On January 1st the Bill & Melinda Gates Foundation did something that may help to change the practice of science. It brought into force a policy, foreshadowed two years earlier, that research it supports (it is the world’s biggest source of charitable money for scientific endeavours, to the tune of some $4bn a year) must, when published, be freely available to all. On March 23rd it followed this up by announcing that it will pay the cost of putting such research in one particular repository of freely available papers.
To a layman, this may sound neither controversial nor ground-breaking. But the crucial word is “freely”. It means papers reporting Gates-sponsored research cannot be charged for. No pay walls. No journal subscriptions. That is not a new idea, but the foundation’s announcement gives it teeth. It means recipients of Gates’ largesse can no longer offer their wares to journals such as Nature, the New England Journal of Medicine or the Proceedings of the National Academy of Sciences, since reading the contents of these publications costs money.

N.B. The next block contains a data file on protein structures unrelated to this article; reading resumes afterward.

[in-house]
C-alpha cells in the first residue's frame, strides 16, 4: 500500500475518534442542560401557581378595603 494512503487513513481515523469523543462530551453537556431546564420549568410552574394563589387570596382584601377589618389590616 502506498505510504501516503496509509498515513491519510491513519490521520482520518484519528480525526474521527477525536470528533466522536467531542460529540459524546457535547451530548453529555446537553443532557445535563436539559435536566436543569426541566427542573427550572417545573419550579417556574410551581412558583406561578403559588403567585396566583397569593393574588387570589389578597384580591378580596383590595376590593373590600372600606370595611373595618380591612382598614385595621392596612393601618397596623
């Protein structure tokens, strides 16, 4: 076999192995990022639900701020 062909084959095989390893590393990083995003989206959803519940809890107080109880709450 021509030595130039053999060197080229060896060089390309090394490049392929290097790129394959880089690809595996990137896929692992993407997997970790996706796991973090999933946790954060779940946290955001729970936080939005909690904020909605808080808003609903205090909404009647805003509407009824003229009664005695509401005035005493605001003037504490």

That will hurt. Publication in such Premier-league journals is the stuff careers are built on. But it will also hurt the journals themselves. Their prestige is based on their ability to pick and publish only the best. If some work is out of bounds to them, no matter how good it is, that will diminish their quality. And if other patrons of science follow suit, those journals’ businesses could begin to crumble. Moreover, by actively directing the beneficiaries of its patronage towards the repository in question, set up last year by the Wellcome Trust (after Gates, the world’s second-largest medical-research charity), the foundation is pointing to a specific type of alternative—and to a future for scientific publication that, if not completely journal-free, is likely to be at least, “journal-lite”.